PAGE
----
It wouldn’t be fair or transparent of me to go through this article without referencing our own approach to reporting. Naturally, I am sure there are things we can improve, but this is where having great lines of communication with our clients is so valuable. In a nutshell, they tell us what they need; we give it to them. 

Our reporting is a constantly evolving process, but our guiding principle is to focus on what our end user is looking for. Who is actually reading this report? What information do they need to make better decisions? Is the content of the report relevant?

As one example, a marketing team which is part of a larger organization may need a lot of reporting granularity for their day-to-day activities, but they might occasionally have to report to senior management with ‘big picture’ figures – so a report which covers both of these scenarios is the best solution for them. Conversely, a small business owner may not have time (or the inclination) to delve deep and number-crunch, but simply wants to know that the main metrics (organic traffic, keyword positioning, goals, conversions, etc.) are seeing growth. 

Once we have that clear in our minds (and of course, it can change – whether it is new personnel on the client’s side, or simply a shift in overall business goals which necessitates a different focus in the reporting), the reporting process itself is straightforward. We do have access to so much data – Google Analytics, Google Search Console, third-party keyword tracking tools, social metrics – finding, pulling and displaying the appropriate data isn’t a challenge at all. The hard work has already been done by having those conversations which help us to understand what our clients are looking for from their reports, and we can tailor the framework accordingly.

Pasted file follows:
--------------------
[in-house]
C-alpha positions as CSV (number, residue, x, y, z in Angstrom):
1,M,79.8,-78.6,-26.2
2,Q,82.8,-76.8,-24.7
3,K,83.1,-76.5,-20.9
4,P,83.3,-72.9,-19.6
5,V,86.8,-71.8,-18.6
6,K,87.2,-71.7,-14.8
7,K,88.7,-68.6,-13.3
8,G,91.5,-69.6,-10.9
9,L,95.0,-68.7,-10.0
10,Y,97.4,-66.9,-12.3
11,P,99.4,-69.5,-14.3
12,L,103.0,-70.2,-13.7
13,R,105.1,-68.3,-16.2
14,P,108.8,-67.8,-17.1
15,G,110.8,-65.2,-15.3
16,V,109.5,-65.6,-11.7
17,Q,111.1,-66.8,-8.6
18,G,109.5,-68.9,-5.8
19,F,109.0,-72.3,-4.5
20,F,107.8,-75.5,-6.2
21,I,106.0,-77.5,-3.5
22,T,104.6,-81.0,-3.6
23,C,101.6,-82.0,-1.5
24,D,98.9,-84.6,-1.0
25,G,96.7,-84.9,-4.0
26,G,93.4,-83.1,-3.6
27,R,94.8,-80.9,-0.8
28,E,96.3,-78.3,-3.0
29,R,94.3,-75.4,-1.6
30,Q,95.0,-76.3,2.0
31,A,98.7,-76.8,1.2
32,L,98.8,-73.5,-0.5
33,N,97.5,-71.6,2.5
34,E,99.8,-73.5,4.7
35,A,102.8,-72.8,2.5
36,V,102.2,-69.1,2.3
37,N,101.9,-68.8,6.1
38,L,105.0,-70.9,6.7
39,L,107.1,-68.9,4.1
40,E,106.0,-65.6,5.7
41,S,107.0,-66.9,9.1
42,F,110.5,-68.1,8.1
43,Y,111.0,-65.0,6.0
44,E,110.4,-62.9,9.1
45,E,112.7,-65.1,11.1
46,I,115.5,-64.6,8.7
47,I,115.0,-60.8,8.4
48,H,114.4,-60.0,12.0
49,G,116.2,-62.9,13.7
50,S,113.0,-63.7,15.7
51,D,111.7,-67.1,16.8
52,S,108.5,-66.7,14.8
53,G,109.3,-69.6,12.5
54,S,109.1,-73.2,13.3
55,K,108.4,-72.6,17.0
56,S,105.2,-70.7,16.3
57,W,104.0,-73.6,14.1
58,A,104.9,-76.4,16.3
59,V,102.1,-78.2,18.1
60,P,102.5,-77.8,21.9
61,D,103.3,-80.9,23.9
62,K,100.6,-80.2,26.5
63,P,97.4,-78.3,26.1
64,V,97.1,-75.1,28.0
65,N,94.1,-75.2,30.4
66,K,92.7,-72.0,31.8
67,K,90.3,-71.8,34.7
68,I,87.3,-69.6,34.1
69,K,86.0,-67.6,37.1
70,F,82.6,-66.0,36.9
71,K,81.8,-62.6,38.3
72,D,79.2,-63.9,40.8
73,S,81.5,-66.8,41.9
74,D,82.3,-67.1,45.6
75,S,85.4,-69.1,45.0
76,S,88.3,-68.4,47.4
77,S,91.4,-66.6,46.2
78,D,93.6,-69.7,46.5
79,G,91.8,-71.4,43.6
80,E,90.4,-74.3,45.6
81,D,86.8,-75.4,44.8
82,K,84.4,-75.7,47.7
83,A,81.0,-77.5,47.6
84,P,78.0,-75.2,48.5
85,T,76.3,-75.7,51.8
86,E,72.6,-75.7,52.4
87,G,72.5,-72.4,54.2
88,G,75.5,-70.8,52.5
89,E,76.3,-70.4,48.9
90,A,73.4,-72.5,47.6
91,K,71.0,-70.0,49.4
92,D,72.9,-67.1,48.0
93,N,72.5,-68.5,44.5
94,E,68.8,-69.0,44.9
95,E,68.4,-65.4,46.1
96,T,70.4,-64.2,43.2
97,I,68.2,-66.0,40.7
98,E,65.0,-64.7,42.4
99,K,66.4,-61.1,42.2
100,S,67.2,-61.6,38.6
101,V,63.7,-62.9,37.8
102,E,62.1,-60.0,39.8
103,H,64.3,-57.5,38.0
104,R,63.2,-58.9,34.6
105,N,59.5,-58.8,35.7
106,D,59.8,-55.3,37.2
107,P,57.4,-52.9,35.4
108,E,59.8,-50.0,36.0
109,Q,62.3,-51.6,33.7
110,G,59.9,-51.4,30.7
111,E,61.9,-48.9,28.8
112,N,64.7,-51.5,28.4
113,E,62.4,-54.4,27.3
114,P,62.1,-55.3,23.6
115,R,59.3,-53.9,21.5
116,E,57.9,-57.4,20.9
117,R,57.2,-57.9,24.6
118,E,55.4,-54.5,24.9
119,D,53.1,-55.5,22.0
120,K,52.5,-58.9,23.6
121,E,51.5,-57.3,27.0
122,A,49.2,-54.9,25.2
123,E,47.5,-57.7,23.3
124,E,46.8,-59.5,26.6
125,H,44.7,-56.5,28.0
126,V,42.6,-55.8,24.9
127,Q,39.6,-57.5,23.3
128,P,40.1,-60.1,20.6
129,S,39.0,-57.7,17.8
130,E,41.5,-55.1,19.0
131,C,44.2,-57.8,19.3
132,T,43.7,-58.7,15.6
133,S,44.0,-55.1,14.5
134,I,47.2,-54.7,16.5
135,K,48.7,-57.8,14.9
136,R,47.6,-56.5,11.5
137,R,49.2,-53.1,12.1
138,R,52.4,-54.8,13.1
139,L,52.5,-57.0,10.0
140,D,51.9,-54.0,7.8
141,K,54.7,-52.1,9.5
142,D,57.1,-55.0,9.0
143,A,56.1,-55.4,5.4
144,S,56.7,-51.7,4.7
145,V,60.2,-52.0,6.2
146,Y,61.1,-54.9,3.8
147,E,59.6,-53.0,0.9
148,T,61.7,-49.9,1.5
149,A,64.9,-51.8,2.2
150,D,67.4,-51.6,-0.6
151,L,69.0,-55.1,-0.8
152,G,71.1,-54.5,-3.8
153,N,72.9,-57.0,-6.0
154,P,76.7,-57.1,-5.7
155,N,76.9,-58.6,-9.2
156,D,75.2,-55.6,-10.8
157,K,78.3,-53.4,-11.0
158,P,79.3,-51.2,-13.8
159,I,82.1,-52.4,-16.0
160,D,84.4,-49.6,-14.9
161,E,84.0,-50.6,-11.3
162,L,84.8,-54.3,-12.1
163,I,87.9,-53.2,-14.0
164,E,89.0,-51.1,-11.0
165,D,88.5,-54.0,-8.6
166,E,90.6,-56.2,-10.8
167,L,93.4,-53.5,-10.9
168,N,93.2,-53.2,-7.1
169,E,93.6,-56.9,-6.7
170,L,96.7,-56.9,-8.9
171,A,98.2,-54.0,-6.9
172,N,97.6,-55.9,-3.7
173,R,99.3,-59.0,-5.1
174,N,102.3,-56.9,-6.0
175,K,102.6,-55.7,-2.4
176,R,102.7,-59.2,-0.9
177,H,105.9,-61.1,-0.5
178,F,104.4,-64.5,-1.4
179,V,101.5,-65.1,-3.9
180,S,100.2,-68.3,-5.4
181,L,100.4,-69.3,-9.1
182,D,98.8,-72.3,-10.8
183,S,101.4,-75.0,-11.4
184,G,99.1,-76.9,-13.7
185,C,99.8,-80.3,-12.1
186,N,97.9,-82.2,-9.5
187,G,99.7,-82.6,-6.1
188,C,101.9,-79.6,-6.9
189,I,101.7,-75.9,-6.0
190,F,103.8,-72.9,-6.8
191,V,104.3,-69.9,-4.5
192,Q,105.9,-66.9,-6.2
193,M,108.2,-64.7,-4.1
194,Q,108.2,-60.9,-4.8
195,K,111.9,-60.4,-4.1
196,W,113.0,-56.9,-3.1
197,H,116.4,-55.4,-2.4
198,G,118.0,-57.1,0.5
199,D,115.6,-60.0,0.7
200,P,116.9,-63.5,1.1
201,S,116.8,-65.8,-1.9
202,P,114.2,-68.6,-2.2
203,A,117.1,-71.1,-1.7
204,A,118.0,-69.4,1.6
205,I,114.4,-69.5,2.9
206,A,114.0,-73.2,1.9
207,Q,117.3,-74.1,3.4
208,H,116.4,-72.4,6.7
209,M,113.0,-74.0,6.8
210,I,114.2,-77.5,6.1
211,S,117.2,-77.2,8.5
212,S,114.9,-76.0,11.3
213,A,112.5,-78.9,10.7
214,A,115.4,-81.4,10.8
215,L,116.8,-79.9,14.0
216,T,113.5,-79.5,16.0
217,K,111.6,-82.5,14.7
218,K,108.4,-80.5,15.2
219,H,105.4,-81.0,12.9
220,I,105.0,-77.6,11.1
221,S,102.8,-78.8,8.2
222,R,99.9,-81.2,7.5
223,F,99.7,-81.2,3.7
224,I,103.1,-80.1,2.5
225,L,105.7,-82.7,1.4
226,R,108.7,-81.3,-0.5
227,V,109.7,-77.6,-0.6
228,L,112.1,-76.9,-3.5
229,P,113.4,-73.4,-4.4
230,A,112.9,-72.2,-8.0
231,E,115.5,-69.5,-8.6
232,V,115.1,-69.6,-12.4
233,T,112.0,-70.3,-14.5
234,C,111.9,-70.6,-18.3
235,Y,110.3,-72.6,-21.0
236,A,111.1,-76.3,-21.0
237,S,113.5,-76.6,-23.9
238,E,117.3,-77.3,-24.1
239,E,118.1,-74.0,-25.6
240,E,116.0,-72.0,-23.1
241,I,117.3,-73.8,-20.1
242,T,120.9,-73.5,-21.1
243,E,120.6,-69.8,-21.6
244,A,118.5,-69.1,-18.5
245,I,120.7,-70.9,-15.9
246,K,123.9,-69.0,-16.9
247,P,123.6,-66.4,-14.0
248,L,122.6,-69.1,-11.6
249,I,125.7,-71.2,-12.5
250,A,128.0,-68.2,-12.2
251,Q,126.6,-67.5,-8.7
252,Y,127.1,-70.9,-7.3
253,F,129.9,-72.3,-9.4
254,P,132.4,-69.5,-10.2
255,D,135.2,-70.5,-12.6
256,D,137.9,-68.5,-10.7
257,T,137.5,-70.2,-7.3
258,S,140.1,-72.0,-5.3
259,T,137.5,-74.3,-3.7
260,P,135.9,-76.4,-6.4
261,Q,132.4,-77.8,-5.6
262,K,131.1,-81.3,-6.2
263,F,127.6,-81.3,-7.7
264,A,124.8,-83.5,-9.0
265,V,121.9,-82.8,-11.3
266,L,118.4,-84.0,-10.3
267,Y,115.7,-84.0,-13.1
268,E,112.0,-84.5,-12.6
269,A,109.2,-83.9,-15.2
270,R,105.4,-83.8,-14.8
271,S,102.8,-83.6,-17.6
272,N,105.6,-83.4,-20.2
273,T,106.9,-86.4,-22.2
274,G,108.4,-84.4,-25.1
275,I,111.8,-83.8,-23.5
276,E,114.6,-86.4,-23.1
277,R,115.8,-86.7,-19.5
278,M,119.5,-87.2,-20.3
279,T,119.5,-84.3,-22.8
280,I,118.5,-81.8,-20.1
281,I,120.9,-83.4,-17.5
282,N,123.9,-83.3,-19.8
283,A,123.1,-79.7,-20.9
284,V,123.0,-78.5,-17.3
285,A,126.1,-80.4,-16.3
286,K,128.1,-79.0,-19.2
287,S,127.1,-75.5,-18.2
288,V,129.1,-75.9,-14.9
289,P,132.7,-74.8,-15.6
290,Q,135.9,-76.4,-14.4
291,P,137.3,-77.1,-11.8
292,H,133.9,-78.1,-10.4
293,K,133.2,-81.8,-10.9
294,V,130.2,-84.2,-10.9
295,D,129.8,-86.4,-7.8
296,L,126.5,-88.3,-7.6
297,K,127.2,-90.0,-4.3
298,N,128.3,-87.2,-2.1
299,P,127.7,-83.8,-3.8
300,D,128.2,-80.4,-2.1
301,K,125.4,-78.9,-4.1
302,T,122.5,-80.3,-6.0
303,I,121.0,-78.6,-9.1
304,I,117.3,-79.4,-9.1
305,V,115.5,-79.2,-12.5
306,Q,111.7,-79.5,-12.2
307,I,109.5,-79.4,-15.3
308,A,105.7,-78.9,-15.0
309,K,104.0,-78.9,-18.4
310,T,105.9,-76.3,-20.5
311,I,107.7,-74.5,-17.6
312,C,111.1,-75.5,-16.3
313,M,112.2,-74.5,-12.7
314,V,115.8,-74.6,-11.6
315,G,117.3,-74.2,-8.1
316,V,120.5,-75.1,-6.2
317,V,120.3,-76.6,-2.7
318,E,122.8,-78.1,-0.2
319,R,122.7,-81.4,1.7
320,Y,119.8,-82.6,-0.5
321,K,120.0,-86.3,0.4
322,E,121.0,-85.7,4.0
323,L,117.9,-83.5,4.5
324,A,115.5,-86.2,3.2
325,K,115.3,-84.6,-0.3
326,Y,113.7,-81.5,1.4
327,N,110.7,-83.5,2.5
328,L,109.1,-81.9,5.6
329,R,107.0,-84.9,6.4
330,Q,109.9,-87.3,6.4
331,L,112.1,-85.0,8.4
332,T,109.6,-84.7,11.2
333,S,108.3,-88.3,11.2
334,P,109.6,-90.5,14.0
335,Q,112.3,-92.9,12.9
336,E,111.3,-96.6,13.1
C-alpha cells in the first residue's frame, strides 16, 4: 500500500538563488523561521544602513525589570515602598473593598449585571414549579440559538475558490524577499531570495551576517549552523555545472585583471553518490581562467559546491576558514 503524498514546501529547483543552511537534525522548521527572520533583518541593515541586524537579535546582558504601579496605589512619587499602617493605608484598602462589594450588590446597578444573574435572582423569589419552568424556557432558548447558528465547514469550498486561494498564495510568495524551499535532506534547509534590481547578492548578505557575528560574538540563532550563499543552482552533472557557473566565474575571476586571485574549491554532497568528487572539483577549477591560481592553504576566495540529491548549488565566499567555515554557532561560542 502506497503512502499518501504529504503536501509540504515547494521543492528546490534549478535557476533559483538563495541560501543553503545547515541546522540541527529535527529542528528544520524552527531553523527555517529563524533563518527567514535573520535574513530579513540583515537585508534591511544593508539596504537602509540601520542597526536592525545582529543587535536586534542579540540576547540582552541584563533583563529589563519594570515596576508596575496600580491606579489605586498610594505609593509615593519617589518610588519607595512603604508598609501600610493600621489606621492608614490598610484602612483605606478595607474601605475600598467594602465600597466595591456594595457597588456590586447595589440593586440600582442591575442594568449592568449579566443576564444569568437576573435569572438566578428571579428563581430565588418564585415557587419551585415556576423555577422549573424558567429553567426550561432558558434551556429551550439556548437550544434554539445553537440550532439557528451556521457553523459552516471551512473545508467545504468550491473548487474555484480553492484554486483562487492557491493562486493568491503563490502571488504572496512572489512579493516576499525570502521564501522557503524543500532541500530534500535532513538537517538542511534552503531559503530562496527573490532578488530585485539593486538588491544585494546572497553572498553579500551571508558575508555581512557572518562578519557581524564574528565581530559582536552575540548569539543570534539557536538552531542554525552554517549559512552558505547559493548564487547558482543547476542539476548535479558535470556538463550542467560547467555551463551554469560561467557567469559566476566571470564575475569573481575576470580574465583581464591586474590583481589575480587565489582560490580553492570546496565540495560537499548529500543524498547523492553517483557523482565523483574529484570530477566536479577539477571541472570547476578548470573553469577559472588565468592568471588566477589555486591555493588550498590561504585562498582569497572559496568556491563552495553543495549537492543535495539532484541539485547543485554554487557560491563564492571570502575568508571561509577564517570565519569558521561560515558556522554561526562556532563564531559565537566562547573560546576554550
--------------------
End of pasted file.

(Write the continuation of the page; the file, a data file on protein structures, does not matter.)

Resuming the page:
For us, customizing our reports has improved client relationships and added so much value to our digital marketing services. Despite the fact that the end product for each client may look similar (we issue reports through Google Data Studio, along with accompanying explainers and supplementary reports), the focus of each report is actually quite different. As with most aspects of SEO, a one-size-fits-all approach doesn’t tend to work, and we have definitely found that to be the case with reporting.

In conclusion

If you’re currently looking through your regular SEO report and are struggling to see the wood for the trees, take a moment to ask yourself these questions.

  1. Is the data in this report relevant and useful to my overall business goals?

     

  2. Do I understand the context of the figures contained within this report?

     

  3. Would I prefer a stripped-back report (or at the other end of the scale, does the report miss some vital information that would be very useful)?

     

  4. Does this report help me to make better decisions for my business?

Once you have the answers to these questions, you can provide feedback to your SEO agency. Engage with them. Tell them what reporting changes would be helpful for you when it comes to understanding how their work benefits your business. Any credible SEO agency will take the time to understand your questions and show flexibility with the report to help you derive more value from it – after all, the report is for you, not for them.